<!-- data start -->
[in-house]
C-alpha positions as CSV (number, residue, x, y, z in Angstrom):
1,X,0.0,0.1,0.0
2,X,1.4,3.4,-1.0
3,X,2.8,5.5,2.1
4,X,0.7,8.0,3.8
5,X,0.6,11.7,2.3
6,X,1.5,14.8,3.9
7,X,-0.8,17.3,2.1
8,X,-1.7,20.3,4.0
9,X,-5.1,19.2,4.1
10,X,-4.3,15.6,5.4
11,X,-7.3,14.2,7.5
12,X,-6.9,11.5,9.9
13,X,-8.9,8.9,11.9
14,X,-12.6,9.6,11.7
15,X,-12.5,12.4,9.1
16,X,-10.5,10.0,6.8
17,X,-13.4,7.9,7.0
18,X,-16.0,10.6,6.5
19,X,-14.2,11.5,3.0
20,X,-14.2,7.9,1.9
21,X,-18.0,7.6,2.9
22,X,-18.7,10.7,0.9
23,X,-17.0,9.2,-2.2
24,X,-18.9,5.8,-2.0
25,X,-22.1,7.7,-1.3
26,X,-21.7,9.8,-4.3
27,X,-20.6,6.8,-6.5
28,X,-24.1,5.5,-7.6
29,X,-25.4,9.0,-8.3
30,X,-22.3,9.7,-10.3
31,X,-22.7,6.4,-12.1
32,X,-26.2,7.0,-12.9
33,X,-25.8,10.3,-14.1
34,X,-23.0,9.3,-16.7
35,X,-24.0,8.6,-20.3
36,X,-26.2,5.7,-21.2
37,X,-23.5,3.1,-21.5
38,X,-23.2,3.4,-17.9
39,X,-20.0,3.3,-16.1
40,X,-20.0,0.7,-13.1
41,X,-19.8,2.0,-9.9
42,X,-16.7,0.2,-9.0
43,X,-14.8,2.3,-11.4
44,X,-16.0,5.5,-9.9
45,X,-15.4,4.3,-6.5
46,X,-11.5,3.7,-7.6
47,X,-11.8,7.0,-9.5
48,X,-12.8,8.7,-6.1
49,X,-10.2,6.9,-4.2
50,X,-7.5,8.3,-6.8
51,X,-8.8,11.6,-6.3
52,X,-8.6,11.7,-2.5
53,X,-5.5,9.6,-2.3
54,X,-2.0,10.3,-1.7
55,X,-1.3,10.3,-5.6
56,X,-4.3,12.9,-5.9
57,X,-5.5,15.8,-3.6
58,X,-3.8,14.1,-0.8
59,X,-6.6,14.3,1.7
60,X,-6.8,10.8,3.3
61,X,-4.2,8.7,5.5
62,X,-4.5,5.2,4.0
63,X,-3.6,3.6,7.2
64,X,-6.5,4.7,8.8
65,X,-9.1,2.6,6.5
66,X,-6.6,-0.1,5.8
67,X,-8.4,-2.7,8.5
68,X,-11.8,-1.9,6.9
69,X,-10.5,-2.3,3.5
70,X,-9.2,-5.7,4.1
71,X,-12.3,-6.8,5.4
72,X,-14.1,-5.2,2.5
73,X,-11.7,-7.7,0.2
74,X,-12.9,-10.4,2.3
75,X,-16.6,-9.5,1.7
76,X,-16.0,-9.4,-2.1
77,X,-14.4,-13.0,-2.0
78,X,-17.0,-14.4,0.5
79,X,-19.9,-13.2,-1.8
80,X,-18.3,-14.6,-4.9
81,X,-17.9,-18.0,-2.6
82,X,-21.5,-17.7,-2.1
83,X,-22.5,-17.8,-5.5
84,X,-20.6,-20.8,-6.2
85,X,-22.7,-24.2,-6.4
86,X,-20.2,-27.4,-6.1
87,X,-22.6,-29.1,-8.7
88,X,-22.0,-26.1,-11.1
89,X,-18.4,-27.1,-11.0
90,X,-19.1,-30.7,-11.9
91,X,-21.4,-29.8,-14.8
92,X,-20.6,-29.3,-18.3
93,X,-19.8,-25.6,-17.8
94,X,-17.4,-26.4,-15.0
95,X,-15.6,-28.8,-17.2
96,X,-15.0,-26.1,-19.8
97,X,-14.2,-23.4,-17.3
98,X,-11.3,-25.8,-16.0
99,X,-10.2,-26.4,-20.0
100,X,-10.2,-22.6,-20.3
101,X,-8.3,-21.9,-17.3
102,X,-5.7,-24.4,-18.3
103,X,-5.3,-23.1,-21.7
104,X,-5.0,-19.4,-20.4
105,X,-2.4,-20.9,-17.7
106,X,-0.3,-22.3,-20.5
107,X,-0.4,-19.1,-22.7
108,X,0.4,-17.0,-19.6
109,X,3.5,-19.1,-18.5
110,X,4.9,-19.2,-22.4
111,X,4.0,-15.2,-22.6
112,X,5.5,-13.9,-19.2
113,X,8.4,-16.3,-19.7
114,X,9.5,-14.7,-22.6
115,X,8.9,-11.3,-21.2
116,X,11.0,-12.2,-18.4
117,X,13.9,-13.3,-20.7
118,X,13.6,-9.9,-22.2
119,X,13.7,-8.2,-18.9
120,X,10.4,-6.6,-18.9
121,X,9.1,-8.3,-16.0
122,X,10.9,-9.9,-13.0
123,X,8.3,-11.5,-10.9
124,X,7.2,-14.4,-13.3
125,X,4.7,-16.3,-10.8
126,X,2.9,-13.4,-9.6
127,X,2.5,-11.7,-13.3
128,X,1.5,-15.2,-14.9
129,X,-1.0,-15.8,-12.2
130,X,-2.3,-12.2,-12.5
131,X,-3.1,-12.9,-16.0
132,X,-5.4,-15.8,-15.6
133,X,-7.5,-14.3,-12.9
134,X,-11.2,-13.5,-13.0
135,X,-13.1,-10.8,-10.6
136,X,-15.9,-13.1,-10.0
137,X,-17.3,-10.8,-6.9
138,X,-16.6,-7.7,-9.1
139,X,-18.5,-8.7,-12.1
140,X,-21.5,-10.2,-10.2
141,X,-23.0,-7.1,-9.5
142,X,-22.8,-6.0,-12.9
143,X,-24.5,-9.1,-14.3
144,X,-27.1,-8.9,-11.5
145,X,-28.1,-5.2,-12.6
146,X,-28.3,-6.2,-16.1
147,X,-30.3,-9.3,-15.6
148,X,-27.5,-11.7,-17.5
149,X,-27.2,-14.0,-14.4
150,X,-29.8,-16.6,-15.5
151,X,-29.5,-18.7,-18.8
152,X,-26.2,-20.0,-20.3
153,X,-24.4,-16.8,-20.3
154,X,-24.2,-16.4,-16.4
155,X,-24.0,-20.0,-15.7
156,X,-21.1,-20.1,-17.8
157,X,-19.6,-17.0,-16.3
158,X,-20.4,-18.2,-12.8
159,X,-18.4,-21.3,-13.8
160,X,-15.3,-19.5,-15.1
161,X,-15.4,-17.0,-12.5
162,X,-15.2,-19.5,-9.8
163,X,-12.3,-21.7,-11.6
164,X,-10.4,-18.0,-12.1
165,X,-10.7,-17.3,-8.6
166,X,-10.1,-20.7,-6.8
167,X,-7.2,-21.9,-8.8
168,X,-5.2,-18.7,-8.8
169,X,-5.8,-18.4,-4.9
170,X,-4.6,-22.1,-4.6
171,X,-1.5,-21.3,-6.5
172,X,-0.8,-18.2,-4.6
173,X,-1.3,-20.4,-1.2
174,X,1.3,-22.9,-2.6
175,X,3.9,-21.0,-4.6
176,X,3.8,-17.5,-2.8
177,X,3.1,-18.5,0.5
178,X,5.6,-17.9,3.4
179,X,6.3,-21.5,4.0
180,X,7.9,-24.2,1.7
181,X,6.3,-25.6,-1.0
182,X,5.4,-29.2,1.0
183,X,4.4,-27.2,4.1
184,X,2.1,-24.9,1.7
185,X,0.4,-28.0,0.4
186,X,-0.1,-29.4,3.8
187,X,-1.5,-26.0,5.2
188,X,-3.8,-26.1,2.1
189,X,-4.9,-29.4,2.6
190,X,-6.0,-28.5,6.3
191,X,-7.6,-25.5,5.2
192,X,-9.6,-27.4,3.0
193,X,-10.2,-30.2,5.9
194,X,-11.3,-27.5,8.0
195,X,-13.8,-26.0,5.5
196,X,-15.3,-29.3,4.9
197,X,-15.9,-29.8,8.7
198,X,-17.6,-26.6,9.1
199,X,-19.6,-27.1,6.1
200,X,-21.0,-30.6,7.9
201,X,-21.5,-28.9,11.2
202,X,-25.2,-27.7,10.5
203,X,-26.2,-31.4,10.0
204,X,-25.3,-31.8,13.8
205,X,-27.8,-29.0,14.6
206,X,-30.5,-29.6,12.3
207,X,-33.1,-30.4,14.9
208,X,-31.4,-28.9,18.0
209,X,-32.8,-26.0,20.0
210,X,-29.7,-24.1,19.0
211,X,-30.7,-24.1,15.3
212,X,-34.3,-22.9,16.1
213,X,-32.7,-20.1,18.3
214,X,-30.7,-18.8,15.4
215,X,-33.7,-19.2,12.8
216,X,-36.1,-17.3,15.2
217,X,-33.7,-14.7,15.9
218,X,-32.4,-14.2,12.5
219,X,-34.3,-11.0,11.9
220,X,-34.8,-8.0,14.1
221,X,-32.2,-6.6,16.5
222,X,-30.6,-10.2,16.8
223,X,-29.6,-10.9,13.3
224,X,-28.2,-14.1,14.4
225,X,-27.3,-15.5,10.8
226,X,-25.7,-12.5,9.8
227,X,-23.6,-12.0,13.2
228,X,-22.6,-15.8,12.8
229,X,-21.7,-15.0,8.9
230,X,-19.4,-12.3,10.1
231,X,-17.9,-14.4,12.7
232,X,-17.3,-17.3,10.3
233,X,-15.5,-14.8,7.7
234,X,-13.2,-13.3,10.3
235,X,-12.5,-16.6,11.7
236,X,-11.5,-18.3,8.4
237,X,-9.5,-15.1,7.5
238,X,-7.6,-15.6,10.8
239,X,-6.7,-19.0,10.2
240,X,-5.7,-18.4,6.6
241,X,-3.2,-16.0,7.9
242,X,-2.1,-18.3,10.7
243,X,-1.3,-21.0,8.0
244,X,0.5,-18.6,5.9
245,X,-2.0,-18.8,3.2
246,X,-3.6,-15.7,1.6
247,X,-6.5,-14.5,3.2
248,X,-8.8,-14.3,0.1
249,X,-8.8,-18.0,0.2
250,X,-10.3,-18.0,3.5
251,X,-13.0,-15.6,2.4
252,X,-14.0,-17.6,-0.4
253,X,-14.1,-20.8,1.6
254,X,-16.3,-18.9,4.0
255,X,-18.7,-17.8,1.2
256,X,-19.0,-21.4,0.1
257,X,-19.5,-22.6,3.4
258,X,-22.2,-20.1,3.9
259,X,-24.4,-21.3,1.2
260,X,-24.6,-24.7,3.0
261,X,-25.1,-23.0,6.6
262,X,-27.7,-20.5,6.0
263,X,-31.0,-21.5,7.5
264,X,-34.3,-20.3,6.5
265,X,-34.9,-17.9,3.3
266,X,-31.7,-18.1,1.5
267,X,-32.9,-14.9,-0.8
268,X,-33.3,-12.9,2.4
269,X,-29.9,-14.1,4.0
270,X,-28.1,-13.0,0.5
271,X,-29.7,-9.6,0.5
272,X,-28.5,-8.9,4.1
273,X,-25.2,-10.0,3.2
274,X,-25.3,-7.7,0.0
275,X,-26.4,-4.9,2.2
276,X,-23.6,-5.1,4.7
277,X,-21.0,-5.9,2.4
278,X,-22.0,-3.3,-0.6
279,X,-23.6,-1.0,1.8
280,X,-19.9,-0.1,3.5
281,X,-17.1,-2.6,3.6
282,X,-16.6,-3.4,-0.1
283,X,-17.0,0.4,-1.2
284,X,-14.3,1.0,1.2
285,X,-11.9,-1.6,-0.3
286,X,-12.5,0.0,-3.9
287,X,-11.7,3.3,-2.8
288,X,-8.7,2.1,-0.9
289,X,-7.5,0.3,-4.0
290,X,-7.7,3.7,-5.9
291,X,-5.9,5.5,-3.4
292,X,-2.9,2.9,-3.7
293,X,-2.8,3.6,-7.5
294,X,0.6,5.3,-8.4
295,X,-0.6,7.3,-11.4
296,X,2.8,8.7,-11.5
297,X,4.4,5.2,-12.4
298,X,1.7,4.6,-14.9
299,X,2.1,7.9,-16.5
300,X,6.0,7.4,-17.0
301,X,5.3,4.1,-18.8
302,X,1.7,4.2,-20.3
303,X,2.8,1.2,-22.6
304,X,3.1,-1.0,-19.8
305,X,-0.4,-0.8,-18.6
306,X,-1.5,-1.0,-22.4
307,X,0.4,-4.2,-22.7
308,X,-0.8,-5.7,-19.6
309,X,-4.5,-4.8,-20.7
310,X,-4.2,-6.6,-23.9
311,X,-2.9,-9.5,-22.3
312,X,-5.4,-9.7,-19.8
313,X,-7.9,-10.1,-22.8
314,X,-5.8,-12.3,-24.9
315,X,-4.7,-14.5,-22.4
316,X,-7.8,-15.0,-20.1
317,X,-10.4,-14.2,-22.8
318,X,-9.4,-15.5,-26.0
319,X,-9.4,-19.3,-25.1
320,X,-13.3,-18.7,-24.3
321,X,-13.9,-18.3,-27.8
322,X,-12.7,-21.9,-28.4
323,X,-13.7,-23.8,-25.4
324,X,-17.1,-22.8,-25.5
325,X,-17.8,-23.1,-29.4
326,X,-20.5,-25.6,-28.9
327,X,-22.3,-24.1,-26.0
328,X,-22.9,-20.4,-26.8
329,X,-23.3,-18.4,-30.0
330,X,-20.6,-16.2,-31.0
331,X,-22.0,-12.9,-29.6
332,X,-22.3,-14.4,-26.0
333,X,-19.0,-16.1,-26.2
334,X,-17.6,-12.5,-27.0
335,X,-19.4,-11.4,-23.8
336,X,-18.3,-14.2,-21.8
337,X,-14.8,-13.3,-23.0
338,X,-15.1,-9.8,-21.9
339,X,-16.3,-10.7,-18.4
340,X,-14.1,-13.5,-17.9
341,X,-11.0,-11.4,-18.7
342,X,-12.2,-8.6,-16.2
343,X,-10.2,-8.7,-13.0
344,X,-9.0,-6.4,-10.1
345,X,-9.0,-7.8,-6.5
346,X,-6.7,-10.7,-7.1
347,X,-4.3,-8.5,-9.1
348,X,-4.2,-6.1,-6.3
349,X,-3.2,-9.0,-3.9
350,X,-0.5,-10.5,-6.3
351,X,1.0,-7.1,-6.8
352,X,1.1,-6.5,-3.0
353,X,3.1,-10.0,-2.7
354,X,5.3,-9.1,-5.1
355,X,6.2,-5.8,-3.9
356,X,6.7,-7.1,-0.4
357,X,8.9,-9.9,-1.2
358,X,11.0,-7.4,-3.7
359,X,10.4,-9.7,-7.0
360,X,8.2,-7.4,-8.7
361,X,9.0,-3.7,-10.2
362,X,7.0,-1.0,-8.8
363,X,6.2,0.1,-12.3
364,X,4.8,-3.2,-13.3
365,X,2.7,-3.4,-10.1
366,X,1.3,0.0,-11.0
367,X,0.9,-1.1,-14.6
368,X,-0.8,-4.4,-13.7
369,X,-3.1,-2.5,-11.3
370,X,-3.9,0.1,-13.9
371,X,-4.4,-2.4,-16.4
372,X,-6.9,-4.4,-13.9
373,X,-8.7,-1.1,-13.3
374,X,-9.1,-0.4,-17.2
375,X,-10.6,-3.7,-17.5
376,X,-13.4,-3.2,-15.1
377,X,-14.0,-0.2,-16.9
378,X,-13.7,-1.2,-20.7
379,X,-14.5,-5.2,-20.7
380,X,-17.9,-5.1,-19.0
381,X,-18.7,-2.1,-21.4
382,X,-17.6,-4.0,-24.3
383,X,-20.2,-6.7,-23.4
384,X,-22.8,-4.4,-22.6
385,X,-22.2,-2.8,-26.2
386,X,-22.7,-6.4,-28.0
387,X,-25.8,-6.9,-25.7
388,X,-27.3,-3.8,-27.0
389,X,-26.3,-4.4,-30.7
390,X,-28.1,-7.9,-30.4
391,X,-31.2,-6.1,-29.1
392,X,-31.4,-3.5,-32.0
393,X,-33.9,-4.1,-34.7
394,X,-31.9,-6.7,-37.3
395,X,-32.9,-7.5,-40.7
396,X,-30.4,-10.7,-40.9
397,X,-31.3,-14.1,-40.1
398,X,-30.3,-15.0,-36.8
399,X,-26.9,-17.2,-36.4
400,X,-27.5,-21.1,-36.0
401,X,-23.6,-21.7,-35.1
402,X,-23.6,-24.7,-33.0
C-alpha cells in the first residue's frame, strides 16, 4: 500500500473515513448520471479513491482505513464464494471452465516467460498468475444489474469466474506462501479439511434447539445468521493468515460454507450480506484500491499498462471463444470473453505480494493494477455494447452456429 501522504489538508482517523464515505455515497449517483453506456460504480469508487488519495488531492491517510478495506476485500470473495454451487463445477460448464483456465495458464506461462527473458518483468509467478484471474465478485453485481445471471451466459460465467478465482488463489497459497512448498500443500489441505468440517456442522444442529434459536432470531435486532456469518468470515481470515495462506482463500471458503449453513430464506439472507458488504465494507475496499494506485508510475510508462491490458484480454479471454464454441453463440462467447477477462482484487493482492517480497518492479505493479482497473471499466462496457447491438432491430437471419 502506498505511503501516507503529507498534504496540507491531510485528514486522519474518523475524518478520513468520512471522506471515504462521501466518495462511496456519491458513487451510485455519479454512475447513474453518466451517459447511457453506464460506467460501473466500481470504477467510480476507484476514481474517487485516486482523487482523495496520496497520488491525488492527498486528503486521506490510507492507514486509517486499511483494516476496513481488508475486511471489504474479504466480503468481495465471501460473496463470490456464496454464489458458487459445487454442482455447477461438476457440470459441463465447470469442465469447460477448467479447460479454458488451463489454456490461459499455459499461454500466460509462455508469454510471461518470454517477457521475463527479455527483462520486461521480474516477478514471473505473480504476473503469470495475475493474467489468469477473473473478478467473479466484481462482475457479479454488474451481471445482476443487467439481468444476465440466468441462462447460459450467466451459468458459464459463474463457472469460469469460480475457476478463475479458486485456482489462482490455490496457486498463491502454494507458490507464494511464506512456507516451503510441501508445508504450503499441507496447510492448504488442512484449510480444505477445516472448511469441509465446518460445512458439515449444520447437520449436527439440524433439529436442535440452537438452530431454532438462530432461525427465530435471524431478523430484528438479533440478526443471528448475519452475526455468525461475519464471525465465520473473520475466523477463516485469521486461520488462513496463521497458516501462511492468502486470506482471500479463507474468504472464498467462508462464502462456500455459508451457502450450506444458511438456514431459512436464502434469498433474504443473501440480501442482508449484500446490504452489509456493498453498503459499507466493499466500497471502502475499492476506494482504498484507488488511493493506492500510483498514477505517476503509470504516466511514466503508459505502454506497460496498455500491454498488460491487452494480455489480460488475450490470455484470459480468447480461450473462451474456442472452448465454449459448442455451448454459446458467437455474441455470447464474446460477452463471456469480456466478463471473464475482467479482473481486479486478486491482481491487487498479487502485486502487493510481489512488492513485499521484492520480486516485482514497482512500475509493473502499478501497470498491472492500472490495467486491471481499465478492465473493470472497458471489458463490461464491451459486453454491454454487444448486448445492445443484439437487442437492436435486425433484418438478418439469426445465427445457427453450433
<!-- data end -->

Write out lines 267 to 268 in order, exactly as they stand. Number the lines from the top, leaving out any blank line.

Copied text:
265,X,-34.9,-17.9,3.3
266,X,-31.7,-18.1,1.5